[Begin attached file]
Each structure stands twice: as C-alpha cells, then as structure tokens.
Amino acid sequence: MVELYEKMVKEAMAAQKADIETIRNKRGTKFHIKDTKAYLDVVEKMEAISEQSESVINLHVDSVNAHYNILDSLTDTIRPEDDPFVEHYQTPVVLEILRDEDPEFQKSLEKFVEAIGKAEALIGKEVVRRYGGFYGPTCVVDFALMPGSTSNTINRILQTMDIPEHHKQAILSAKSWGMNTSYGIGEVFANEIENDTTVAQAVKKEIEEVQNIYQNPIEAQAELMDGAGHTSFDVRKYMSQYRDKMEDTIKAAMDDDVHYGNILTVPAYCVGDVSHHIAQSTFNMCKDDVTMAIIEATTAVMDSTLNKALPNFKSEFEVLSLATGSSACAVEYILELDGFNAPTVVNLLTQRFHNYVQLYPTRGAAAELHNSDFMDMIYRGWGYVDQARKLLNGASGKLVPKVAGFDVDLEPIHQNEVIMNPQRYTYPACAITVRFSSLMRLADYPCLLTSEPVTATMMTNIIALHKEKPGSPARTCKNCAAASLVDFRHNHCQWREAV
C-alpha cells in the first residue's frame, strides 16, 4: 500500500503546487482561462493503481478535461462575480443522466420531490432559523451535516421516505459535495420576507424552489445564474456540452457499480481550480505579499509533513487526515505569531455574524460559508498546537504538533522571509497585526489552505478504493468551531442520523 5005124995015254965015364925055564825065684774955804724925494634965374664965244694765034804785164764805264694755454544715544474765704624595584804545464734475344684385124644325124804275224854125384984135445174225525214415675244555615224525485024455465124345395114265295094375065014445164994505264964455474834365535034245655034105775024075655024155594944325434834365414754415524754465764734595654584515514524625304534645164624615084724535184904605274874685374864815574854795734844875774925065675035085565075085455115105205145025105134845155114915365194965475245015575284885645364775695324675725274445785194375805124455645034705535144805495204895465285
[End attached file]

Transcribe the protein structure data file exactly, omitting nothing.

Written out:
Each structure stands twice: as C-alpha cells, then as structure tokens.
Amino acid sequence: MVELYEKMVKEAMAAQKADIETIRNKRGTKFHIKDTKAYLDVVEKMEAISEQSESVINLHVDSVNAHYNILDSLTDTIRPEDDPFVEHYQTPVVLEILRDEDPEFQKSLEKFVEAIGKAEALIGKEVVRRYGGFYGPTCVVDFALMPGSTSNTINRILQTMDIPEHHKQAILSAKSWGMNTSYGIGEVFANEIENDTTVAQAVKKEIEEVQNIYQNPIEAQAELMDGAGHTSFDVRKYMSQYRDKMEDTIKAAMDDDVHYGNILTVPAYCVGDVSHHIAQSTFNMCKDDVTMAIIEATTAVMDSTLNKALPNFKSEFEVLSLATGSSACAVEYILELDGFNAPTVVNLLTQRFHNYVQLYPTRGAAAELHNSDFMDMIYRGWGYVDQARKLLNGASGKLVPKVAGFDVDLEPIHQNEVIMNPQRYTYPACAITVRFSSLMRLADYPCLLTSEPVTATMMTNIIALHKEKPGSPARTCKNCAAASLVDFRHNHCQWREAV
C-alpha cells in the first residue's frame, strides 16, 4: 500500500503546487482561462493503481478535461462575480443522466420531490432559523451535516421516505459535495420576507424552489445564474456540452457499480481550480505579499509533513487526515505569531455574524460559508498546537504538533522571509497585526489552505478504493468551531442520523 5005124995015254965015364925055564825065684774955804724925494634965374664965244694765034804785164764805264694755454544715544474765704624595584804545464734475344684385124644325124804275224854125384984135445174225525214415675244555615224525485024455465124345395114265295094375065014445164994505264964455474834365535034245655034105775024075655024155594944325434834365414754415524754465764734595654584515514524625304534645164624615084724535184904605274874685374864815574854795734844875774925065675035085565075085455115105205145025105134845155114915365194965475245015575284885645364775695324675725274445785194375805124455645034705535144805495204895465285